Dissociative disorders

Dissociative disorders are a range of conditions that can cause physical and psychological problems. Some dissociative disorders are very short-lived, perhaps following a traumatic life event, and resolve on their own over a matter of weeks or months. Others can last much longer.

Dissociation

Dissociation is a way the mind copes with too much stress. People who dissociate may feel disconnected from themselves and the world around them.

Periods of dissociation can last for a short time (hours or days) or for much longer (weeks or months).

Someone with a dissociative disorder may have problems with:

They may also feel uncertain about who they are and have many different identities. Many people with a dissociative disorder have had a traumatic event during childhood. They may dissociate and avoid dealing with it as a way of coping with it.

Types of dissociative disorder

There are several different types of dissociative disorder. The three main types are:

  • dissociative disorders of movement or sensation
  • dissociative amnesia 
  • dissociative identity disorder

Dissociative disorders of movement and sensation

Dissociative disorders of movement or sensation include:

  • convulsions (seizures)
  • paralysis
  • loss of sensation

There doesn't appear to be a physical cause, but it seems to be the result of a communication problem within the brain. The symptoms are sometimes confused with neurological disorders like epilepsy or stroke.

Dissociative amnesia

Someone with dissociative amnesia will have periods where they can't remember information about themselves or events in their past life. They may also forget a learnt talent or skill.

These gaps in memory are much more severe than normal forgetfulness and aren't the result of an underlying medical condition.

Some people with dissociative amnesia find themselves in a strange place without knowing how they got there. They may have travelled there on purpose, or wandered in a confused state.

These blank episodes may last minutes, hours or days. In rare cases, they can last months or years.

Dissociative identity disorder

Someone diagnosed with dissociative identity disorder may feel uncertain about their identity and who they are.

They may feel the presence of other identities – each with their own names, voices, personal histories and mannerisms.

Typical symptoms include:

  • feeling like a stranger to yourself
  • feeling like there are different people within you
  • referring to yourself as "we"
  • behaving out of character
  • writing in different handwriting

Mind has more information about the different types of dissociative disorders.

Associated conditions

Someone with a dissociative disorder may also have other mental health conditions, such as:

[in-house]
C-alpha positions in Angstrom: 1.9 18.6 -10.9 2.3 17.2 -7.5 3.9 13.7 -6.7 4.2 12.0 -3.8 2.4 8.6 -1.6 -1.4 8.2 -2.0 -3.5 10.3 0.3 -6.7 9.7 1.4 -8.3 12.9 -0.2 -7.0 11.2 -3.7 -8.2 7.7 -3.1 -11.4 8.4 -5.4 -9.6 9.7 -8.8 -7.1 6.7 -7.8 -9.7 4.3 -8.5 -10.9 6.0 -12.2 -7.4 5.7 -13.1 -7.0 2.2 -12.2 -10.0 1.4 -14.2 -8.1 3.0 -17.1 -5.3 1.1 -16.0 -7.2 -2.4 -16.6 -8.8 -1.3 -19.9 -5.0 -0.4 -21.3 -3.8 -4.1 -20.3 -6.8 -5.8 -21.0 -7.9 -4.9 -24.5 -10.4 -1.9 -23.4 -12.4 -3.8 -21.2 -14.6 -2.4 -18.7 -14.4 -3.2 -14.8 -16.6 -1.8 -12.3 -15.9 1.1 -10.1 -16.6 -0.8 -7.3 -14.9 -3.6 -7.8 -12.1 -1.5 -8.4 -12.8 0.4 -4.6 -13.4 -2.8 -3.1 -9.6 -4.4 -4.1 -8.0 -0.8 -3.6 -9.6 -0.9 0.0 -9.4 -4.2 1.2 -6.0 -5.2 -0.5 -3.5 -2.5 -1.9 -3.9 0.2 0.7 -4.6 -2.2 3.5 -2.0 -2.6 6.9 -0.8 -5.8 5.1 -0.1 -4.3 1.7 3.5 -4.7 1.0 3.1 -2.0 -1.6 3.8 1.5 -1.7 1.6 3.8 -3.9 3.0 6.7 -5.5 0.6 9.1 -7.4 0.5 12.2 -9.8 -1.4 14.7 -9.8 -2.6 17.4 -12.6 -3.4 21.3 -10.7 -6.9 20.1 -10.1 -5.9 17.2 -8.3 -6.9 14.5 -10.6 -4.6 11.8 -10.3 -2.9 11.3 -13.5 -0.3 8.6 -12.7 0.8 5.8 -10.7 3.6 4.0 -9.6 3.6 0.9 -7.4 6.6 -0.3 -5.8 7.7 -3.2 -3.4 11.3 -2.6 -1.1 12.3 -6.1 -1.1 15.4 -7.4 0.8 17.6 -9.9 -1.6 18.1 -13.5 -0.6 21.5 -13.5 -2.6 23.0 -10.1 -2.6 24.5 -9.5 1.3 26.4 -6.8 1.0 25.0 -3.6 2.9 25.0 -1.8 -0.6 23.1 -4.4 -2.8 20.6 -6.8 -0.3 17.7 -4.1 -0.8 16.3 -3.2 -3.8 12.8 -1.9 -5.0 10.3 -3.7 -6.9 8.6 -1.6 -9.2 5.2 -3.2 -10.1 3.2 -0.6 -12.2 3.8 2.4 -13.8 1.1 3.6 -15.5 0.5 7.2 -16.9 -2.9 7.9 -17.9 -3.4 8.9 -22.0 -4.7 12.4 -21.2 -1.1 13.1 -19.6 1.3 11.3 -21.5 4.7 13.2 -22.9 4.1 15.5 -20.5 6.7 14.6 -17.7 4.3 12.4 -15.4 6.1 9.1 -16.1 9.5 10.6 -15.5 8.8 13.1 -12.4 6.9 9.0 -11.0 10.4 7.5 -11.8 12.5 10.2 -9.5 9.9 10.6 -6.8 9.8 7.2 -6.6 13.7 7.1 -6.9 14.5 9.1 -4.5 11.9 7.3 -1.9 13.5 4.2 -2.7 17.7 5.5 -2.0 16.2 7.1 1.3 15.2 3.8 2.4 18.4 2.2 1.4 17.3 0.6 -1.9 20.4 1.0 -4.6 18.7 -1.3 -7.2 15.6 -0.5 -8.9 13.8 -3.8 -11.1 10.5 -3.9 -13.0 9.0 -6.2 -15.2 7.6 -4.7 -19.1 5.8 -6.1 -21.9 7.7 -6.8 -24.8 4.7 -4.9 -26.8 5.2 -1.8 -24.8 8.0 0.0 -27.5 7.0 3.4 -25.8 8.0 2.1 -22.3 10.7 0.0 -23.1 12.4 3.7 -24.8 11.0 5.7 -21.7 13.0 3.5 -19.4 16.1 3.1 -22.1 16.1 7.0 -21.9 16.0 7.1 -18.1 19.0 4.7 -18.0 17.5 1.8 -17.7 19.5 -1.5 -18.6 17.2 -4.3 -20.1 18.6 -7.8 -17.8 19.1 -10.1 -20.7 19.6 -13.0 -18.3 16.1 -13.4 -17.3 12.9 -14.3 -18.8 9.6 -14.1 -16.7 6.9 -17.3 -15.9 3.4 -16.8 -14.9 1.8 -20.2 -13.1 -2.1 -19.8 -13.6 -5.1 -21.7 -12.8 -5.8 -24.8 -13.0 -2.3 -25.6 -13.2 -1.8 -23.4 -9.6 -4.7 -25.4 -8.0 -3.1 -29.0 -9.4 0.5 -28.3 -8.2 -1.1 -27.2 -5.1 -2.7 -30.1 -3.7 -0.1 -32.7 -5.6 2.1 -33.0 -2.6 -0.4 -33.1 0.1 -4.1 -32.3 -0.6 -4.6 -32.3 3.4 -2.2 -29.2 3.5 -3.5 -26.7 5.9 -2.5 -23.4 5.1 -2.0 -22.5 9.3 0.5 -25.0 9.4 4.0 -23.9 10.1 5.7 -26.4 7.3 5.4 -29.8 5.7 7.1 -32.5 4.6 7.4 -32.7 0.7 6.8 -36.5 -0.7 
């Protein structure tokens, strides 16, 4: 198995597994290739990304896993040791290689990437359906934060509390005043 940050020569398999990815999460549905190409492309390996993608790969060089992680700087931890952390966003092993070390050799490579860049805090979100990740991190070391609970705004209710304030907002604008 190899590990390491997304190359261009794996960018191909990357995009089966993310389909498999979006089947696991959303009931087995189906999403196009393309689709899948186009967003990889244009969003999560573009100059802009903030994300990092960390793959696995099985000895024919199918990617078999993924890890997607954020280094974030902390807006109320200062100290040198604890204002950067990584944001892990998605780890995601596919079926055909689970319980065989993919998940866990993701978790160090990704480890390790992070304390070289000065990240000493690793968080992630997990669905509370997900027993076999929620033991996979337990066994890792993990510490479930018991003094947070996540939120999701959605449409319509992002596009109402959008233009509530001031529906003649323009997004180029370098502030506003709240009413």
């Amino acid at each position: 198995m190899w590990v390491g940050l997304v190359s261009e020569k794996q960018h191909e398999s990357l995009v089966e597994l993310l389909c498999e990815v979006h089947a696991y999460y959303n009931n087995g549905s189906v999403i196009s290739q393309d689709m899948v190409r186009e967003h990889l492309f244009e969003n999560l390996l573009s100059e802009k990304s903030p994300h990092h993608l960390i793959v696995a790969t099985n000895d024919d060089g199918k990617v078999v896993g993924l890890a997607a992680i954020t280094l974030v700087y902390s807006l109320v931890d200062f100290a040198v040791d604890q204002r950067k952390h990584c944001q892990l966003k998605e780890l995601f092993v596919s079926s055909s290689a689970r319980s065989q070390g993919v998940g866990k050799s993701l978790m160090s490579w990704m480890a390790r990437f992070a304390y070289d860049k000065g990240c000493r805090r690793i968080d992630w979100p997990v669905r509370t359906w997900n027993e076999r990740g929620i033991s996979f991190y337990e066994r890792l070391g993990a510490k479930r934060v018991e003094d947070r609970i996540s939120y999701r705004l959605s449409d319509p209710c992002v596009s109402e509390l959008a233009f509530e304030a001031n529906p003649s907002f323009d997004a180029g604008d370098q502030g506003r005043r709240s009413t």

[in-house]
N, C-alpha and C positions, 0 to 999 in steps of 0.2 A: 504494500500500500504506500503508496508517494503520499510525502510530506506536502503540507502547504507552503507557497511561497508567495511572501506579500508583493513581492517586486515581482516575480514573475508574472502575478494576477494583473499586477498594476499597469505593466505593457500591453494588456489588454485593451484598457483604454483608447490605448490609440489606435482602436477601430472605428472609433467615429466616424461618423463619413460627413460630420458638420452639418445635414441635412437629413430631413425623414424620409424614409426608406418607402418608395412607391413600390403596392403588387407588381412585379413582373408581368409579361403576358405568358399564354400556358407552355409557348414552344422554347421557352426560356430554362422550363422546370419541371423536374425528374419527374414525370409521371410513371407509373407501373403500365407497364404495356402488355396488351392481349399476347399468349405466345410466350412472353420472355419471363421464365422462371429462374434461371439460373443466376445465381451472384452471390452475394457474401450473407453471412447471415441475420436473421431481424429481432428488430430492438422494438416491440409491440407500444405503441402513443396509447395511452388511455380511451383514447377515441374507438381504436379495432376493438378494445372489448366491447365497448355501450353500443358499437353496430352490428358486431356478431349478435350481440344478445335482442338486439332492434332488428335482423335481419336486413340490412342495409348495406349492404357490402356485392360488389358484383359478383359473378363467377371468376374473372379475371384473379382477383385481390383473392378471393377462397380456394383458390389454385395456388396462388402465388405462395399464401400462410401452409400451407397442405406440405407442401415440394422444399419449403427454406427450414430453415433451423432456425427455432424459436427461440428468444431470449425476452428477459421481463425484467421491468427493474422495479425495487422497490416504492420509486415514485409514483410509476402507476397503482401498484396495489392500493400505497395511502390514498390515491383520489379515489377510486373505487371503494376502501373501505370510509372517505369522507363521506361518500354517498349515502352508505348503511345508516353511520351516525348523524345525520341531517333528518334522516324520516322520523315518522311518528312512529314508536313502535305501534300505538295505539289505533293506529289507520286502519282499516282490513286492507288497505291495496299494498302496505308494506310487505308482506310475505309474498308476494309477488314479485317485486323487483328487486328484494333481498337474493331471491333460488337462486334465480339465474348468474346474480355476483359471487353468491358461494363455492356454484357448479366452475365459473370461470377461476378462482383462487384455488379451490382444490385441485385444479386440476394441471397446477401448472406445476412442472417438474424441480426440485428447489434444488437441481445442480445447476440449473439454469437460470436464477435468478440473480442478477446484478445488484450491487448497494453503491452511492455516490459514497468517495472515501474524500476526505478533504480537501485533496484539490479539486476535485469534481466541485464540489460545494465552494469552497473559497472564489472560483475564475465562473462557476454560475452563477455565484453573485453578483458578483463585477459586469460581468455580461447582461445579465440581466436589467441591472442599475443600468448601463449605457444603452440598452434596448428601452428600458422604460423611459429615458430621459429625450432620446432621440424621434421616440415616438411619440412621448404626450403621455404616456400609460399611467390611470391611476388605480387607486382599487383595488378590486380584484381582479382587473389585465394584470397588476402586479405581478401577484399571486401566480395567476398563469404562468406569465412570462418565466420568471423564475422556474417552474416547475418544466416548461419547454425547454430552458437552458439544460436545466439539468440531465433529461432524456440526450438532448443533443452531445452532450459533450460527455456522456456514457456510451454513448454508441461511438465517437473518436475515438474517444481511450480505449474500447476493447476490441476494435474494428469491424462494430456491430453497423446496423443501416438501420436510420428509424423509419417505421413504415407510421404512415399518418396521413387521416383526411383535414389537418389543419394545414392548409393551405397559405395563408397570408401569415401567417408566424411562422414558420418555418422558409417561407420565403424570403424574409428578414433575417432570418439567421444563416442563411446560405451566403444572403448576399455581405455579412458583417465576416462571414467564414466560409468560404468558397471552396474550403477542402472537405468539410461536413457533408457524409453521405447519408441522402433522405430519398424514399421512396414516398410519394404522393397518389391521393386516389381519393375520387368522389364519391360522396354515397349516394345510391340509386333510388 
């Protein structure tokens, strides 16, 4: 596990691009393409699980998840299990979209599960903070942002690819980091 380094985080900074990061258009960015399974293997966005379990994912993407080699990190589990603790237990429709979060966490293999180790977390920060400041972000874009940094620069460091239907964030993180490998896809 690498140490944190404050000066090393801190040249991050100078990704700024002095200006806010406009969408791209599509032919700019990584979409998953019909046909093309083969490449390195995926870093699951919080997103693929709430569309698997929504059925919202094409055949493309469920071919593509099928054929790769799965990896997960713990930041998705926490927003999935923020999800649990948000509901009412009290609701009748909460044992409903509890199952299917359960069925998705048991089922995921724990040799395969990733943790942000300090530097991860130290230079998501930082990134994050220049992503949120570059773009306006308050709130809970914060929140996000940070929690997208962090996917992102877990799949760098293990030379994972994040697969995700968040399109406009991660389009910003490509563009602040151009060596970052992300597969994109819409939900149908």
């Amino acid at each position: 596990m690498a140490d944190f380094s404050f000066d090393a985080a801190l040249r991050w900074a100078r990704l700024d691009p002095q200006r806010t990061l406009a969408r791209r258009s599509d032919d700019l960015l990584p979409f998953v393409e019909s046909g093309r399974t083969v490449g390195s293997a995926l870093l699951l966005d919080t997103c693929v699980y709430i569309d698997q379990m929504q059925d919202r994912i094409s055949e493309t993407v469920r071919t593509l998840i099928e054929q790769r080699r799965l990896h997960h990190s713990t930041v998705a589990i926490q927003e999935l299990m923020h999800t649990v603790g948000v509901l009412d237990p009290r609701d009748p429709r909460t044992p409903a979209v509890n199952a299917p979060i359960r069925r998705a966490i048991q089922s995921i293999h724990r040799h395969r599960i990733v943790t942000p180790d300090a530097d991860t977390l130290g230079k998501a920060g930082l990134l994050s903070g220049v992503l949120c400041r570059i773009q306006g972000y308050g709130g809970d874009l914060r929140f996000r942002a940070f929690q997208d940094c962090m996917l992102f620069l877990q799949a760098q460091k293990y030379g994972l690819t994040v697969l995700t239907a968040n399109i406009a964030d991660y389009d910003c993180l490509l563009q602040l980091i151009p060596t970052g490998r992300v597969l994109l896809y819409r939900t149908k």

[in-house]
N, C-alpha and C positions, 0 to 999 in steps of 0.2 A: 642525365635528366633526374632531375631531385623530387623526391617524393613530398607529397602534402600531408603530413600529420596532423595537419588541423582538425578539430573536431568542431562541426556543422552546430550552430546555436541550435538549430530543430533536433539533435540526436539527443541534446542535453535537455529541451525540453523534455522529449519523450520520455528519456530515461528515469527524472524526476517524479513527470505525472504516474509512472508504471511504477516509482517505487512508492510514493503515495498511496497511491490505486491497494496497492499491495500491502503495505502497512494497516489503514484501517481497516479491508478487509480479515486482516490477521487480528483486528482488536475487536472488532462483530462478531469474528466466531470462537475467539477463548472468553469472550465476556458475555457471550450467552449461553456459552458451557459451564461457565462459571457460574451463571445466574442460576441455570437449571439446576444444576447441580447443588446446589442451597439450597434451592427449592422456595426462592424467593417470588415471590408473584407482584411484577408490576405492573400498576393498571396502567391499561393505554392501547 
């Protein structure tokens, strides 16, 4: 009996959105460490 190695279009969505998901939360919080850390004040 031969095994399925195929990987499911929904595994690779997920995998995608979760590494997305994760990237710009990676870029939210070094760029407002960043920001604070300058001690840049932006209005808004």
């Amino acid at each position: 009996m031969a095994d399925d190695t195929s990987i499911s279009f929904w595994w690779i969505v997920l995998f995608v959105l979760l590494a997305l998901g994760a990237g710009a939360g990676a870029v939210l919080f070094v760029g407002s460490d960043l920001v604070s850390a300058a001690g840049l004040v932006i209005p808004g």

They may also have problems sleeping (insomnia).

People with dissociative disorders may have repeated investigations or treatments for similar conditions with a physical cause. This in itself can cause symptoms or further illness.

Causes of dissociative disorder

The causes of dissociative disorders are poorly understood. They may be related to a previous traumatic experience, or a tendency to develop more physical than psychological symptoms when stressed or distressed.

Someone with a dissociative disorder may have experienced physical, sexual or emotional abuse during childhood. Some people dissociate after experiencing war, kidnapping, or even an invasive medical procedure.

Switching off from reality is a normal defence mechanism that helps the person cope during a traumatic time. It becomes dysfunctional when the environment is no longer traumatic but the person still acts and lives as if it is, and hasn't dealt with or processed the event.

Diagnosing dissociative disorders

If your GP thinks you have a dissociative disorder, they'll refer you to a mental health specialist for a full assessment.

Your GP may also contact a medical specialist, such as a specialist in conditions affecting the nervous system (neurologist), to make sure you're examined to make the right diagnosis.

Assessment

The specialist who carries out your assessment should be specially trained and have a good understanding of dissociative disorders.

During the assessment, they'll ask you how you're feeling and whether you've had a traumatic experience in the past. They'll also ask about any medication you're taking and whether you use drugs. 

It's important to be honest about your symptoms so you can receive the help and support you need.

Treatments for dissociative disorders

Many people with a dissociative disorder make a full recovery with treatment and support. Physical therapies may be used to address specific physical symptoms, such as:

Talking therapies are often recommended for dissociative disorders. The aim of talking therapies such as counselling and psychotherapy is to help you cope with the underlying cause of your symptoms, and to learn and practise techniques to manage the periods of feeling disconnected.

There's no specific medication to treat dissociation, but medication, such as antidepressants, may be prescribed to treat associated conditions like depression, anxiety and panic attacks.

If you're feeling suicidal

If you have, or have had, thoughts about taking your life, it's important you ask someone for help. It's probably difficult for you to see it at this time, but you're not alone or beyond help.  

There are people you can talk to who want to help:

 

What to do if you're worried about someone